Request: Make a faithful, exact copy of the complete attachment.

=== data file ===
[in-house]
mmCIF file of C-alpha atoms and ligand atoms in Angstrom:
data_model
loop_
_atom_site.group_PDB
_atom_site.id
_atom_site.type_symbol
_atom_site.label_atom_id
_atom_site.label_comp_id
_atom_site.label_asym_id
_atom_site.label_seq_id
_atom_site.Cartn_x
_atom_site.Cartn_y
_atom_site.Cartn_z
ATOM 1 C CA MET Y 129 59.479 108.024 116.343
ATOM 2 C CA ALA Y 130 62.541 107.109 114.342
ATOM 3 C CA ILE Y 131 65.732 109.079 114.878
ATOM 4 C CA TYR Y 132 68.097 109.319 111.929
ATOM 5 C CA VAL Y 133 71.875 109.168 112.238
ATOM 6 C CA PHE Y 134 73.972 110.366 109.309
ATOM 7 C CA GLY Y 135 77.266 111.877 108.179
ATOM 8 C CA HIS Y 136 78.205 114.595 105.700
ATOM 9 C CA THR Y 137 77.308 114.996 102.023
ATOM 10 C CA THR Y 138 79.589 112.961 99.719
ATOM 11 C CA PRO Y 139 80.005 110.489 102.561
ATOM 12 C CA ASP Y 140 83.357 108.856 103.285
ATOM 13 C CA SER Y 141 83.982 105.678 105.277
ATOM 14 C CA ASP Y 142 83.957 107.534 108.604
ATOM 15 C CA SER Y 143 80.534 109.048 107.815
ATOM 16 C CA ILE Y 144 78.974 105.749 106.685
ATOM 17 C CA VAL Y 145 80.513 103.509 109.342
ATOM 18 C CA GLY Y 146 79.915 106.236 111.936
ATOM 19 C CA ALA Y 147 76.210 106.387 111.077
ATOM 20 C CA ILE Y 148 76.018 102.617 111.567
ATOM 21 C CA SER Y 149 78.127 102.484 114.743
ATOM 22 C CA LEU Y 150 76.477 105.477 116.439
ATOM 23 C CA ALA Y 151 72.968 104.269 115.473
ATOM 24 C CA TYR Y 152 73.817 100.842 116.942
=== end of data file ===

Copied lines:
[in-house]
mmCIF file of C-alpha atoms and ligand atoms in Angstrom:
data_model
loop_
_atom_site.group_PDB
_atom_site.id
_atom_site.type_symbol
_atom_site.label_atom_id
_atom_site.label_comp_id
_atom_site.label_asym_id
_atom_site.label_seq_id
_atom_site.Cartn_x
_atom_site.Cartn_y
_atom_site.Cartn_z
ATOM 1 C CA MET Y 129 59.479 108.024 116.343
ATOM 2 C CA ALA Y 130 62.541 107.109 114.342
ATOM 3 C CA ILE Y 131 65.732 109.079 114.878
ATOM 4 C CA TYR Y 132 68.097 109.319 111.929
ATOM 5 C CA VAL Y 133 71.875 109.168 112.238
ATOM 6 C CA PHE Y 134 73.972 110.366 109.309
ATOM 7 C CA GLY Y 135 77.266 111.877 108.179
ATOM 8 C CA HIS Y 136 78.205 114.595 105.700
ATOM 9 C CA THR Y 137 77.308 114.996 102.023
ATOM 10 C CA THR Y 138 79.589 112.961 99.719
ATOM 11 C CA PRO Y 139 80.005 110.489 102.561
ATOM 12 C CA ASP Y 140 83.357 108.856 103.285
ATOM 13 C CA SER Y 141 83.982 105.678 105.277
ATOM 14 C CA ASP Y 142 83.957 107.534 108.604
ATOM 15 C CA SER Y 143 80.534 109.048 107.815
ATOM 16 C CA ILE Y 144 78.974 105.749 106.685
ATOM 17 C CA VAL Y 145 80.513 103.509 109.342
ATOM 18 C CA GLY Y 146 79.915 106.236 111.936
ATOM 19 C CA ALA Y 147 76.210 106.387 111.077
ATOM 20 C CA ILE Y 148 76.018 102.617 111.567
ATOM 21 C CA SER Y 149 78.127 102.484 114.743
ATOM 22 C CA LEU Y 150 76.477 105.477 116.439
ATOM 23 C CA ALA Y 151 72.968 104.269 115.473
ATOM 24 C CA TYR Y 152 73.817 100.842 116.942